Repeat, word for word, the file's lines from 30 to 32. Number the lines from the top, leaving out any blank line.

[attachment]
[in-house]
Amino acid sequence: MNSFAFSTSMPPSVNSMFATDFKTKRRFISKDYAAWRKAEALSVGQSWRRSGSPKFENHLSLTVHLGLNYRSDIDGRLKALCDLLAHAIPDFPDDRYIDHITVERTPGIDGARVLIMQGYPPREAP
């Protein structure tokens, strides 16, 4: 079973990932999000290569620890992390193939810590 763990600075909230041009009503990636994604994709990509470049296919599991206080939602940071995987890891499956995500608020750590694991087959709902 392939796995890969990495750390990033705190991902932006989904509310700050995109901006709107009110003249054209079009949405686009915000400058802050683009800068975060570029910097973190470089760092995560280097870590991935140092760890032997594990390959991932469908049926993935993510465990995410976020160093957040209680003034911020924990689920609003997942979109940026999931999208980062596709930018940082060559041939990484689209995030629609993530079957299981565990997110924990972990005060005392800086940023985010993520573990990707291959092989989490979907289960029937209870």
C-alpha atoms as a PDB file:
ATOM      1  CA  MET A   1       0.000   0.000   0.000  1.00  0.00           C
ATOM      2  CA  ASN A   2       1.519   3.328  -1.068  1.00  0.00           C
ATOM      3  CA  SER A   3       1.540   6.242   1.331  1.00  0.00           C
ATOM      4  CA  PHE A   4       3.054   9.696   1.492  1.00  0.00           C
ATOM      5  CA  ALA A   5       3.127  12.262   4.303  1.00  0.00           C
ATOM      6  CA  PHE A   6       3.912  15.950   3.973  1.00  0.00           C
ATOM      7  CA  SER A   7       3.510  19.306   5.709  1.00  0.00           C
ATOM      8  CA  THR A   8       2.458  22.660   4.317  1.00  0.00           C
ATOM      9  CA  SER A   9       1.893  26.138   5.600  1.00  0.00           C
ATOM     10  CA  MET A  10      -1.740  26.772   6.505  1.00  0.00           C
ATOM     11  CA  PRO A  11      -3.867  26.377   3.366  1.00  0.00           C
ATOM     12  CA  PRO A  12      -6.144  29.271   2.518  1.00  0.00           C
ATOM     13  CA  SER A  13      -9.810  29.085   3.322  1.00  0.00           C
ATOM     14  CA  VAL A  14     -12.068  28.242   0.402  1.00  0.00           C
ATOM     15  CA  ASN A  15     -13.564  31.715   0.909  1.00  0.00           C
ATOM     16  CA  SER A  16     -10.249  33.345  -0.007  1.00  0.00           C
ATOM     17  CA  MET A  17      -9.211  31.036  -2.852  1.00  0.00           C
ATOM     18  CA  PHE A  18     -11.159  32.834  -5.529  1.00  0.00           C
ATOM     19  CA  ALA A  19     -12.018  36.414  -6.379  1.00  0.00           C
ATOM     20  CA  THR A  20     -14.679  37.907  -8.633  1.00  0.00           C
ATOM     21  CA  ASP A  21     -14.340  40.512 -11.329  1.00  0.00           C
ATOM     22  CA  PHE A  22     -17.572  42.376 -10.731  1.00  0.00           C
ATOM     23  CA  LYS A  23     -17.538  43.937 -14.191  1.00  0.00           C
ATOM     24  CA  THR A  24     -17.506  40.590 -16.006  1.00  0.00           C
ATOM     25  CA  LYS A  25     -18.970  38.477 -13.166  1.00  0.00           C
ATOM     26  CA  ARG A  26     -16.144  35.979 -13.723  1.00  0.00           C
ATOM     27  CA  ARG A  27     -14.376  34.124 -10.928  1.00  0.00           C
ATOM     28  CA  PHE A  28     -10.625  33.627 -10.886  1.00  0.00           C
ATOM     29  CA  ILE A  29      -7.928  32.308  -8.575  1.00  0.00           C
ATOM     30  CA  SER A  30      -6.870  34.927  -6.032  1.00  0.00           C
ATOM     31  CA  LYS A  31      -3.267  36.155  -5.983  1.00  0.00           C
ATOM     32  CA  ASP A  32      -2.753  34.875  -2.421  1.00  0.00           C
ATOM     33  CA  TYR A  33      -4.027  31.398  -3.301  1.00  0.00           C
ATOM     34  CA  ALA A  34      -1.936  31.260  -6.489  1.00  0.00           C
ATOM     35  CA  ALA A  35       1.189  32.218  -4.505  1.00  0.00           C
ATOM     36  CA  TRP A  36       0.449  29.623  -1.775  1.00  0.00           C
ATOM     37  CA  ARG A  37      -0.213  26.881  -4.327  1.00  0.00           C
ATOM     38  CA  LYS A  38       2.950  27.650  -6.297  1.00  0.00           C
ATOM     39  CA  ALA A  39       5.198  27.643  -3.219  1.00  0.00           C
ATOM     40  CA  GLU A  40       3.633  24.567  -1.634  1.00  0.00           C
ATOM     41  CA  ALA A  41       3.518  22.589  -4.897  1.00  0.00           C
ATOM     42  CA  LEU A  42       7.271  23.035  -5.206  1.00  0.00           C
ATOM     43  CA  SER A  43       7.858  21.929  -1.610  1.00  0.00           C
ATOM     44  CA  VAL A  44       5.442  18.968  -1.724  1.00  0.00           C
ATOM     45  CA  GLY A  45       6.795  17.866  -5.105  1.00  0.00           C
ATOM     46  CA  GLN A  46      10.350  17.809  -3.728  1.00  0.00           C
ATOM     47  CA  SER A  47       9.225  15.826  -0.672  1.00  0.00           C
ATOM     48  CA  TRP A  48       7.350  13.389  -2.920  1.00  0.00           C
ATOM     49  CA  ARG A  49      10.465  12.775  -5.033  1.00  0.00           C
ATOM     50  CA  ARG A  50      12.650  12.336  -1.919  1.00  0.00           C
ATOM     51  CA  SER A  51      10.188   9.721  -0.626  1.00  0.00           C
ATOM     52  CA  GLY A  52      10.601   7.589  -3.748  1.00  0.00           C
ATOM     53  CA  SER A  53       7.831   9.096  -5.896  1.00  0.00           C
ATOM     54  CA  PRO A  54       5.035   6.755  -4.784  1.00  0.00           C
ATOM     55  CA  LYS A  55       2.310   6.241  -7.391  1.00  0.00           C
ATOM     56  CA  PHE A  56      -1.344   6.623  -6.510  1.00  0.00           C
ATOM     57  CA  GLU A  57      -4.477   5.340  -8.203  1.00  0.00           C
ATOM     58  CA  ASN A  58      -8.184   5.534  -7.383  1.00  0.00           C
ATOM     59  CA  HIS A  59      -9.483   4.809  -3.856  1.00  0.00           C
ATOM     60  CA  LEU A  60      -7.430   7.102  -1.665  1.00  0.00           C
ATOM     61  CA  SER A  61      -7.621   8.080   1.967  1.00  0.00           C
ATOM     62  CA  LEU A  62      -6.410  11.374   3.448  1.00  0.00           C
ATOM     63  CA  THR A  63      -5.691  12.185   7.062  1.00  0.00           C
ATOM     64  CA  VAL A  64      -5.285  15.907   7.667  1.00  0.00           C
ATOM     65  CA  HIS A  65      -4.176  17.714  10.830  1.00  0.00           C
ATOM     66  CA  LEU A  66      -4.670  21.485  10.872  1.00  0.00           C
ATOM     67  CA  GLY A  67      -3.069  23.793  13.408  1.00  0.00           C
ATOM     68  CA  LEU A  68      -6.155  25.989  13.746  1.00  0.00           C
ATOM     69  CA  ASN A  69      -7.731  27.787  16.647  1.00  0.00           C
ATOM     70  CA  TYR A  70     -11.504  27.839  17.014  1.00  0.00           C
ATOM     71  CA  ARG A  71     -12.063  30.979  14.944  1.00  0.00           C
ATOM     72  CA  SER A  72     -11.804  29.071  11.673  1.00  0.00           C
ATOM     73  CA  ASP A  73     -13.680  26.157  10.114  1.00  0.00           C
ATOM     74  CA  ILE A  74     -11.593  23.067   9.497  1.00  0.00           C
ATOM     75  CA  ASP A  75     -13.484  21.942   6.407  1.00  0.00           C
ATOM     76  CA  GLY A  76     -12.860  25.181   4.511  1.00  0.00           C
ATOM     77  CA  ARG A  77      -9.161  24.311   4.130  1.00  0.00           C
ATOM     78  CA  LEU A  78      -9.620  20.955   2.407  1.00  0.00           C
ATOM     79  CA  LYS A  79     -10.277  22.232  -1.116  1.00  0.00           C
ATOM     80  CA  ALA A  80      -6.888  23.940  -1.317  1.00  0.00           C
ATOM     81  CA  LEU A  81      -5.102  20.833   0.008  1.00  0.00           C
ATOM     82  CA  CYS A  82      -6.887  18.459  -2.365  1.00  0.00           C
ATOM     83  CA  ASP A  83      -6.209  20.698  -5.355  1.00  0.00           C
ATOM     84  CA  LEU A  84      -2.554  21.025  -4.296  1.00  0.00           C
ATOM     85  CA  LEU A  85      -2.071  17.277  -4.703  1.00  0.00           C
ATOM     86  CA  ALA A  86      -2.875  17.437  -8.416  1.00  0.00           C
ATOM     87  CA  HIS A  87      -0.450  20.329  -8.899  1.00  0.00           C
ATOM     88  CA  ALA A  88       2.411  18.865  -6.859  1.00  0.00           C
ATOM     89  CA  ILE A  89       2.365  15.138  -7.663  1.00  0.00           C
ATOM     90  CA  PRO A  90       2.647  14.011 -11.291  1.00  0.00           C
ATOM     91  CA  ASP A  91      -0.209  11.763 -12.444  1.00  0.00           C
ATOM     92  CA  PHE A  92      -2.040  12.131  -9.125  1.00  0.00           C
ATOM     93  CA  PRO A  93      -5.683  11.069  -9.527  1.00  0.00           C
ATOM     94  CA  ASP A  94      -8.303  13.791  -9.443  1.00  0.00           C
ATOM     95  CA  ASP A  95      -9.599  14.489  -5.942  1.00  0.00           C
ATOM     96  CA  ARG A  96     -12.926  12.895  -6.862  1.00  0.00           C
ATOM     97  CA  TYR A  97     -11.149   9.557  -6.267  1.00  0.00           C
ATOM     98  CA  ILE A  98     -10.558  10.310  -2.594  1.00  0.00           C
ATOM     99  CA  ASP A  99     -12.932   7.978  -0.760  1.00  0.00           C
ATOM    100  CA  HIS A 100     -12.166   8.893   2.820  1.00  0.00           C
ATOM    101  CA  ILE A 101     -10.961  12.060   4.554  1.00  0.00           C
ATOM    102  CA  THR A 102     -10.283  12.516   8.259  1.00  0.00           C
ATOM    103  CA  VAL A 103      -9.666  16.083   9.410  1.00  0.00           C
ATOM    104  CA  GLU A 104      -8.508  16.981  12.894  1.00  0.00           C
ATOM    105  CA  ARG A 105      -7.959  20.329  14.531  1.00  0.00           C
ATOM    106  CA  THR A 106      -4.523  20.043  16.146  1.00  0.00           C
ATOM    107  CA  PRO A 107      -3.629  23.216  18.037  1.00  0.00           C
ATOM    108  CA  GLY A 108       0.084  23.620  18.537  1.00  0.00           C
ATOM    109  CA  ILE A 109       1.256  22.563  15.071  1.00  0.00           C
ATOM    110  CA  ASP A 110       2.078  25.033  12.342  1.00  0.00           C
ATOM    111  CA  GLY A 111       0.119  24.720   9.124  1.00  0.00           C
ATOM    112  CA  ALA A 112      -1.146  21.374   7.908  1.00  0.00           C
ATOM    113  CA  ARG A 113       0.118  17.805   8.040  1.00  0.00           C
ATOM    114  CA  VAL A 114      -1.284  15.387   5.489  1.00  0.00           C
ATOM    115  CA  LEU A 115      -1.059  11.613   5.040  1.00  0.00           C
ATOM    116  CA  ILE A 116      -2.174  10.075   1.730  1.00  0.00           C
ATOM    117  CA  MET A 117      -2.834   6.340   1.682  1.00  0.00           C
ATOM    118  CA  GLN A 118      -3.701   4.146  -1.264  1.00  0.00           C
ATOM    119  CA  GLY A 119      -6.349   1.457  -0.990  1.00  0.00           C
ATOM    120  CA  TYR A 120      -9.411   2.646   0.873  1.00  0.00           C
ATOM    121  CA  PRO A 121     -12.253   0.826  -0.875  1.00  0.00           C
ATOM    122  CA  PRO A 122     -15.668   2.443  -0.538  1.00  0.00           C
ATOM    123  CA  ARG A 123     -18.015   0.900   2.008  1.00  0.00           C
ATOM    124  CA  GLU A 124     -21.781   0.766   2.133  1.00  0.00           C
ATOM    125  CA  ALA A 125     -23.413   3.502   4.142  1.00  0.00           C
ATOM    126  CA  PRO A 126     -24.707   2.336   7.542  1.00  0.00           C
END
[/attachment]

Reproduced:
ATOM     26  CA  ARG A  26     -16.144  35.979 -13.723  1.00  0.00           C
ATOM     27  CA  ARG A  27     -14.376  34.124 -10.928  1.00  0.00           C
ATOM     28  CA  PHE A  28     -10.625  33.627 -10.886  1.00  0.00           C